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If p+q = j and pq = k, then 2pq =
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26 Nov 2010, 13:11
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76% (01:30) correct 24% (02:15) wrong based on 329 sessions
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If p+q = j and pq = k, then 2pq = A. (j^2  k^2)/2 B. (k^2  j^2)/2 C. jk/2 D. (j^2 + k^2)/2 E. (j  k)/2 Hello, I know that I can solve this by plugging in, but I'm can't seem to solve this algebraically... Can someone post the algebraic solution? Thanks in advance.
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Re: Solving for 2pq
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26 Nov 2010, 13:21



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Re: Solving for 2pq
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26 Nov 2010, 13:43
Thanks very much Bunuel. +1
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Re: Solving for 2pq
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26 Nov 2010, 14:03
Bunuel wrote: martie11 wrote: Hello, I know that I can solve this by plugging in, but I'm can't seem to solve this algebraically...
If p+q = j and pq = k, then 2pq =
a) (j^2  k^2)/2 b) (k^2  j^2)/2 c) jk/2 d) (j^2 + k^2)/2 e) (j  k)/2
Can someone post the algebraic solution? Thanks in advance. Given: \(p+q = j\) and \(pq = k\) > square both expressions: \(p^2+2pq+q^2=j^2\) and \(p^22pq+q^2=k^2\) > now, subtract (2) form (1): \(4pq=j^2k^2\) > \(2pq=\frac{j^2k^2}{2}\). Answer: A. Bunuel did you know to square all of the terms once you looked at the answers  since they were all in J^2 or K^2 form? I went the route of understanding this was a play on the a^2 +2ab+b^2 form but wouldn't think to subtract the two unless I looked at the answer choices. Just wanted to understand your approach.



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Re: Solving for 2pq
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26 Nov 2010, 14:23
Good question...my thought exactly...I didn't 'see' that I should square both sides...
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Re: Solving for 2pq
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27 Nov 2010, 10:49
gettinit wrote: Bunuel wrote: martie11 wrote: Hello, I know that I can solve this by plugging in, but I'm can't seem to solve this algebraically...
If p+q = j and pq = k, then 2pq =
a) (j^2  k^2)/2 b) (k^2  j^2)/2 c) jk/2 d) (j^2 + k^2)/2 e) (j  k)/2
Can someone post the algebraic solution? Thanks in advance. Given: \(p+q = j\) and \(pq = k\) > square both expressions: \(p^2+2pq+q^2=j^2\) and \(p^22pq+q^2=k^2\) > now, subtract (2) form (1): \(4pq=j^2k^2\) > \(2pq=\frac{j^2k^2}{2}\). Answer: A. Bunuel did you know to square all of the terms once you looked at the answers  since they were all in J^2 or K^2 form? I went the route of understanding this was a play on the a^2 +2ab+b^2 form but wouldn't think to subtract the two unless I looked at the answer choices. Just wanted to understand your approach. These kind of questions wud b easier if we make a note that.... (a+b)^2 = a^2 + b^2 + 2ab (ab)^2 = a^2 + b^2 2ab => a^2 + b^2 = [(a+b)^2 + (ab)^2]/2...Sum of the squares *0.5 also => 4ab = [(a+b)^2  (ab)^2]/2 ...difference of the squares *0.5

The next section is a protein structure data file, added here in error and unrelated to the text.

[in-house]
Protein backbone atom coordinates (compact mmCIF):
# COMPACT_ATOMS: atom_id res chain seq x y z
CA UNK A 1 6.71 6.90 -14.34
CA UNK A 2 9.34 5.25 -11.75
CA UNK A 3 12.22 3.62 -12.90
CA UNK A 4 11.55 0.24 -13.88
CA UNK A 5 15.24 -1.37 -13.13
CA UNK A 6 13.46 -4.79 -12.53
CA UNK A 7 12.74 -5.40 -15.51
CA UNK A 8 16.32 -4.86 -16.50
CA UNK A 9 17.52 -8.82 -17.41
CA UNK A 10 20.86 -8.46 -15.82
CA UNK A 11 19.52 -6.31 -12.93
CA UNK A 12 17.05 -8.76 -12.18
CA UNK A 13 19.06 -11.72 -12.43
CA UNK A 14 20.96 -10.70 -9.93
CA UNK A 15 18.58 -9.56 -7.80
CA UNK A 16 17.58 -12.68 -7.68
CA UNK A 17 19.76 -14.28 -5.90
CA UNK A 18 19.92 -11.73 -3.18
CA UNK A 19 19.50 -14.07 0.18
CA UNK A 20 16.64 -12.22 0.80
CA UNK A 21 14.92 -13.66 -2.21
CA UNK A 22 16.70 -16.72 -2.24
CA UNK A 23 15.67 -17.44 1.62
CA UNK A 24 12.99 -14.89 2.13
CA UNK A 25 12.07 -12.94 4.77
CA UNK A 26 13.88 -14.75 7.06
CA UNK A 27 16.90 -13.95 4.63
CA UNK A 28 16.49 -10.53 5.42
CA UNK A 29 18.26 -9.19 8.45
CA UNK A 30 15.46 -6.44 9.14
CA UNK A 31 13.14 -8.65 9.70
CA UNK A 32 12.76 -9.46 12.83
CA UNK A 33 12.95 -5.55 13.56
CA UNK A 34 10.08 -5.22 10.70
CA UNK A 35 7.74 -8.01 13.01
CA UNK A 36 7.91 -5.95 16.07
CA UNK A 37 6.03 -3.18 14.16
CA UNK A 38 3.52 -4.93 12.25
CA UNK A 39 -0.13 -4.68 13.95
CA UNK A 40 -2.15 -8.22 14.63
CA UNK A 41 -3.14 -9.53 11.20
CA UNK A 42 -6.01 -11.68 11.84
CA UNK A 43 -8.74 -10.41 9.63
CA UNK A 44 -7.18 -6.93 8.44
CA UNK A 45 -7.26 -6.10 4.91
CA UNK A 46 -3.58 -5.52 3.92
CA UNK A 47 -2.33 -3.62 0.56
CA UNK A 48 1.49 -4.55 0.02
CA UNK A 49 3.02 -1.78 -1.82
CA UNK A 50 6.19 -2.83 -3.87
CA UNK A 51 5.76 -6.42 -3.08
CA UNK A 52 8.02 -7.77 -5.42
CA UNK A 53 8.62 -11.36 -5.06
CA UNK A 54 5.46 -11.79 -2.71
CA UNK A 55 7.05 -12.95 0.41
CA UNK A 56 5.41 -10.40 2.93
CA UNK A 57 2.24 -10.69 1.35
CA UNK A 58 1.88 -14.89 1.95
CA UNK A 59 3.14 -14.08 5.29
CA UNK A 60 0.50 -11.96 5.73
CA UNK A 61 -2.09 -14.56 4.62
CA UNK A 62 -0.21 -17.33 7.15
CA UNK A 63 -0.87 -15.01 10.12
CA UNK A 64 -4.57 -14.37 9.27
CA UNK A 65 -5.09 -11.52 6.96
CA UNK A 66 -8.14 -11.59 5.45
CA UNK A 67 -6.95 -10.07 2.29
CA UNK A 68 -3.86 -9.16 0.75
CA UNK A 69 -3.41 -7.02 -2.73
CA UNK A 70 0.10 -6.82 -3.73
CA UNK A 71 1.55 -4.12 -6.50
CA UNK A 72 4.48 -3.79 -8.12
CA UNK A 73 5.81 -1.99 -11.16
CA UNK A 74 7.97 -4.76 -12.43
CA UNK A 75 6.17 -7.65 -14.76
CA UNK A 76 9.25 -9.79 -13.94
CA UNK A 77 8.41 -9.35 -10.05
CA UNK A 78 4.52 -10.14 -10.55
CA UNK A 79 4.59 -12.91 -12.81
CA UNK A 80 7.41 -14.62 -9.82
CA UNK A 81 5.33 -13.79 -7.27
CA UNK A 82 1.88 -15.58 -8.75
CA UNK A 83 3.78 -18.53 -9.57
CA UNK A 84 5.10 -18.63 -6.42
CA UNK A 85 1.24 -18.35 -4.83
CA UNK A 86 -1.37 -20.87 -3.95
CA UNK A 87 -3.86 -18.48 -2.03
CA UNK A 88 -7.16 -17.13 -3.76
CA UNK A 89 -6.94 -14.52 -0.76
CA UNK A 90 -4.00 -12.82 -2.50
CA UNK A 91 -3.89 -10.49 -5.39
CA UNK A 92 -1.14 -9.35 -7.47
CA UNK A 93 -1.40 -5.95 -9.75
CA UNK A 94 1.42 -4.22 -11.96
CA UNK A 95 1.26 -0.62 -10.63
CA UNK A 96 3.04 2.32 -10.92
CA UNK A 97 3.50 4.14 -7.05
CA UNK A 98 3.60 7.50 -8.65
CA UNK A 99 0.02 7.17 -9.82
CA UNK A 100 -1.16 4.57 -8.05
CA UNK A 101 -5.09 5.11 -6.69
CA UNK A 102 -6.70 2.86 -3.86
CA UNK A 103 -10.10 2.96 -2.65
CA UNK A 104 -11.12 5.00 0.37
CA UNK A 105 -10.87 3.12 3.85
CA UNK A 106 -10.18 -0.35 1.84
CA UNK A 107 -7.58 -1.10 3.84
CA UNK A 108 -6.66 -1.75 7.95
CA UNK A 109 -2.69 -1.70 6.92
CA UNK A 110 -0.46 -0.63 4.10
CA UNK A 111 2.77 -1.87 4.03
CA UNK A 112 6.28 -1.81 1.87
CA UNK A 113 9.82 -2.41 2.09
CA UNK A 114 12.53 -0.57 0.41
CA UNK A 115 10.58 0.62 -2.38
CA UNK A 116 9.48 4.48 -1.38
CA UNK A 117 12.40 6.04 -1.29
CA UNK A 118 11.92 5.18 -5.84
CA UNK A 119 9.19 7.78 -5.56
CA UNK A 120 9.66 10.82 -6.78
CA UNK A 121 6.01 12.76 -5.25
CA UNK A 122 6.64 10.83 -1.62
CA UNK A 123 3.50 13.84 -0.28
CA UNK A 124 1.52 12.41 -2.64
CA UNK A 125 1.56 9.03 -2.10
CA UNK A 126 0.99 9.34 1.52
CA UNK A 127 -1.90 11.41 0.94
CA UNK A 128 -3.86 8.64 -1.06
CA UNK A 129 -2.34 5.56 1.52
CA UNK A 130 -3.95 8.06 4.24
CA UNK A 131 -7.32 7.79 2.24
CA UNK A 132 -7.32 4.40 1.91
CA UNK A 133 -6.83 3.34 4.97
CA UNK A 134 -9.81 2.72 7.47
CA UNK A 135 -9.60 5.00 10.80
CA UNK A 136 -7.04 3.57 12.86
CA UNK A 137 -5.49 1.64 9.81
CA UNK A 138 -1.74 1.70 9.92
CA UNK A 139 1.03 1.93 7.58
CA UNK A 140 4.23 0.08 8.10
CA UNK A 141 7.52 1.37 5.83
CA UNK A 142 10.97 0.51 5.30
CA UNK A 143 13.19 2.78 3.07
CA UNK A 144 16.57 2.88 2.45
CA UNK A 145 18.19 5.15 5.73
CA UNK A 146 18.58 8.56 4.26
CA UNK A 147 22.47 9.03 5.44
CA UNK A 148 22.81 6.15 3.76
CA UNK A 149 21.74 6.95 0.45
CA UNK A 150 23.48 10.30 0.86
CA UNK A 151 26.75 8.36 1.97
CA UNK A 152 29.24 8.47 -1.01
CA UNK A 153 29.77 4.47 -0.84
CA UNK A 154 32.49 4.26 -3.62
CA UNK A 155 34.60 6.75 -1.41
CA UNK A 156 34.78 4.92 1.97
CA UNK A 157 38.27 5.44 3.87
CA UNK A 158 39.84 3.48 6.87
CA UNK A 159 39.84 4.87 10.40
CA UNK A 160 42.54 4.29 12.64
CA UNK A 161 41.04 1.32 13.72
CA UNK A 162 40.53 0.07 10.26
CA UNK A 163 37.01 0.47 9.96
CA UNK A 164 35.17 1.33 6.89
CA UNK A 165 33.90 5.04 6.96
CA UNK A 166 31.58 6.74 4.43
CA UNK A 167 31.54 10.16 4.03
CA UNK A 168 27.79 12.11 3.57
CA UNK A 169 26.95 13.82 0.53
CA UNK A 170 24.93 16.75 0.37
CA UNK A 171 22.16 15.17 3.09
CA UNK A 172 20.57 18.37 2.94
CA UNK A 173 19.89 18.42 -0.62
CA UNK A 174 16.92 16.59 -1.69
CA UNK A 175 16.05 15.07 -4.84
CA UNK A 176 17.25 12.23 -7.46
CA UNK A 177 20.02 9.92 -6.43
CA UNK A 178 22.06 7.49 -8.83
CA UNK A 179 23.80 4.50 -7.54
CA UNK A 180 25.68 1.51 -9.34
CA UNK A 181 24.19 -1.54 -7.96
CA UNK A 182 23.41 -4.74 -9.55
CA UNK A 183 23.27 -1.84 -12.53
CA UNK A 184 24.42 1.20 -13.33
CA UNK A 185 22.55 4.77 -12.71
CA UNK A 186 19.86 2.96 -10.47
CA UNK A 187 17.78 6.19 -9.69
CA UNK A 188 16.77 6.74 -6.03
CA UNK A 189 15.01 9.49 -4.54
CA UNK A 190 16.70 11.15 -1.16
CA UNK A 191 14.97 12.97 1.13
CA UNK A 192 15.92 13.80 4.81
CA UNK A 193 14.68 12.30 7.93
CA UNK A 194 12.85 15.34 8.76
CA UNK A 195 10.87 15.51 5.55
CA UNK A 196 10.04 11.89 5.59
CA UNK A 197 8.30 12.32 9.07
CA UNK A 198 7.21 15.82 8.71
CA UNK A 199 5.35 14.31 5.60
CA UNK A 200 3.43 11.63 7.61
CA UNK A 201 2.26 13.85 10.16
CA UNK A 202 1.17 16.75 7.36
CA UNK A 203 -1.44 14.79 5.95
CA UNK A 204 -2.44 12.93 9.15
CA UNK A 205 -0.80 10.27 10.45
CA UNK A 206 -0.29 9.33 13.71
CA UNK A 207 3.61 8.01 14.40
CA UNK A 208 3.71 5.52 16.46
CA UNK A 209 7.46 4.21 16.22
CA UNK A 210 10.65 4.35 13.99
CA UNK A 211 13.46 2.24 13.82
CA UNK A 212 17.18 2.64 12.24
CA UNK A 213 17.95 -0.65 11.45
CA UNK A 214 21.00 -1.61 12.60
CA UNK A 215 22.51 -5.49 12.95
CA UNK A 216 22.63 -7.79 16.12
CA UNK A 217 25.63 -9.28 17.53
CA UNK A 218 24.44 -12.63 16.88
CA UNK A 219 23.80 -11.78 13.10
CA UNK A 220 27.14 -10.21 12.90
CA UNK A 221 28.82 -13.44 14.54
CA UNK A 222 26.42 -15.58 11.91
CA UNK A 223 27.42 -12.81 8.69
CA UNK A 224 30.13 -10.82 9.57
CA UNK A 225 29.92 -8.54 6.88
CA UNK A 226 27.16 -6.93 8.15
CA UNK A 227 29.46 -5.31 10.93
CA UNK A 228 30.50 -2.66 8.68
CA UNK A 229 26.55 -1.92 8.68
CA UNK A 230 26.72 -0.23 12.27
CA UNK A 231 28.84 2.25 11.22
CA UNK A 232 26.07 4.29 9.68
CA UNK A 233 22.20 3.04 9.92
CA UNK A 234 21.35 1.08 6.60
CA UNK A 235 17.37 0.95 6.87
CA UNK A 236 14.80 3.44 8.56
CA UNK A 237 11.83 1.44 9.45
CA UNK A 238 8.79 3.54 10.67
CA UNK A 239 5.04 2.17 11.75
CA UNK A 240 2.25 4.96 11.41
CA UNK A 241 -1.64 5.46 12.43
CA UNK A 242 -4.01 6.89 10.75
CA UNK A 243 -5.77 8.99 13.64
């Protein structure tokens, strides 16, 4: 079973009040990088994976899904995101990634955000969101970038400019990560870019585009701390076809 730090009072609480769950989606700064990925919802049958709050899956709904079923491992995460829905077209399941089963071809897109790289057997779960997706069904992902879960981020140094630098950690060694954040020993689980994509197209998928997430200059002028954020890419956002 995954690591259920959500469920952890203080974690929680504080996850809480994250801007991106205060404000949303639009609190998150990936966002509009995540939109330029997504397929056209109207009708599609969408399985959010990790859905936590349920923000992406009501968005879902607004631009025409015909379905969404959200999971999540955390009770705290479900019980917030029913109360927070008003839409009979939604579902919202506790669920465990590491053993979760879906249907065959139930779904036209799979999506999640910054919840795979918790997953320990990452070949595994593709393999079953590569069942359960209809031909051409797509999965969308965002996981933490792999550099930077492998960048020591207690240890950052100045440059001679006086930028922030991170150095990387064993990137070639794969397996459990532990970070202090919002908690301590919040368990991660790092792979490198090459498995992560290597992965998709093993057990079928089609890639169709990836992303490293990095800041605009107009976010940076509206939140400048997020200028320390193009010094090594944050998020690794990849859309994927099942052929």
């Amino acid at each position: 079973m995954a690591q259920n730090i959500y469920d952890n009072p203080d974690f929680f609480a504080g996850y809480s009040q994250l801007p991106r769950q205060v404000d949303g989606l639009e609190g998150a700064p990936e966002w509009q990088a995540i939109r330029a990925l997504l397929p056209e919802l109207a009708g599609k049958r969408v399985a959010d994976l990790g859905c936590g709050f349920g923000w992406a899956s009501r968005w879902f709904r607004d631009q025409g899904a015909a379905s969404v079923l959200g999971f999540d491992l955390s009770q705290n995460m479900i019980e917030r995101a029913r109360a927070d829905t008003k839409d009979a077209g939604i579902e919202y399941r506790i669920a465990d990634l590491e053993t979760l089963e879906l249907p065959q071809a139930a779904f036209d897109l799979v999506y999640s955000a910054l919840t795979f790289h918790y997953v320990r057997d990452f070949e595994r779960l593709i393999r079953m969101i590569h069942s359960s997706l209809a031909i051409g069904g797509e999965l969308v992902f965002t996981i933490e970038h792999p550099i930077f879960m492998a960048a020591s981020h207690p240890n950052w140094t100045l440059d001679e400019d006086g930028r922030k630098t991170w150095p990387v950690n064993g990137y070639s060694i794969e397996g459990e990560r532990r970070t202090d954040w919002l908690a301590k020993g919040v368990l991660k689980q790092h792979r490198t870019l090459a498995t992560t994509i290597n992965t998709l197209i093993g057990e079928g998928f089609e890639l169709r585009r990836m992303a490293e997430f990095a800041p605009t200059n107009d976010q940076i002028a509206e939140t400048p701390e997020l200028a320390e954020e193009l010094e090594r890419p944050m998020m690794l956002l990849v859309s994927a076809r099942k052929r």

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Re: Solving for 2pq
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Updated on: 29 Nov 2010, 16:22
Look right at 2pq which hints at use of the formula (x+y)2 and (xy)2
subtracting (xy)2 from (x+y)2 above gives 4pq which when divided by 2 gives the result.
Answer: A
Originally posted by Sarang on 27 Nov 2010, 18:46.
Last edited by Sarang on 29 Nov 2010, 16:22, edited 1 time in total.



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Re: Solving for 2pq
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29 Nov 2010, 07:27
martie11 wrote: Hello, I know that I can solve this by plugging in, but I'm can't seem to solve this algebraically...
If p+q = j and pq = k, then 2pq =
a) (j^2  k^2)/2 b) (k^2  j^2)/2 c) jk/2 d) (j^2 + k^2)/2 e) (j  k)/2
Can someone post the algebraic solution? Thanks in advance. MAKE IT SIMPLE. ADD 1st equation to second ==> 2p=j+k SUBTRACT 2nd equation from 1st ==> 2q=jk multiply the above 2 equations 4pq=j^2K^2 ==> 2pq = j^2K^2 / 2 ANSWER "A" Regards, Murali. Kudos?



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Re: If p+q = j and pq = k, then 2pq =
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17 Jul 2014, 02:53
p+q = j ........... (1) pq = k ............ (2) (1) + (2) \(p = \frac{j+k}{2}\) (1)  (2) \(q = \frac{jk}{2}\) \(2pq = 2 * \frac{j+k}{2} *\frac{jk}{2}\) \(= \frac{j^2  k^2}{2}\) Answer = A
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Re: If p+q = j and pq = k, then 2pq =
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27 Oct 2016, 00:06
martie11 wrote: If p+q = j and pq = k, then 2pq =
A. (j^2  k^2)/2 B. (k^2  j^2)/2 C. jk/2 D. (j^2 + k^2)/2 E. (j  k)/2
Hello, I know that I can solve this by plugging in, but I'm can't seem to solve this algebraically...
Can someone post the algebraic solution? Thanks in advance. here you go, (p+q)^2 = p^2 + q^2 +2pq = j^2 ................1 (pq)^2 = p^2 + q^2 2pq = k^2 ..................2 subtract 2 from 1 4pq=j^2  k^2 ........................3 divide eqaution 3 by 2 on both sides 2pq = (j^2  k^2)/2 which is option A.



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Re: If p+q = j and pq = k, then 2pq =
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29 Jun 2018, 22:45
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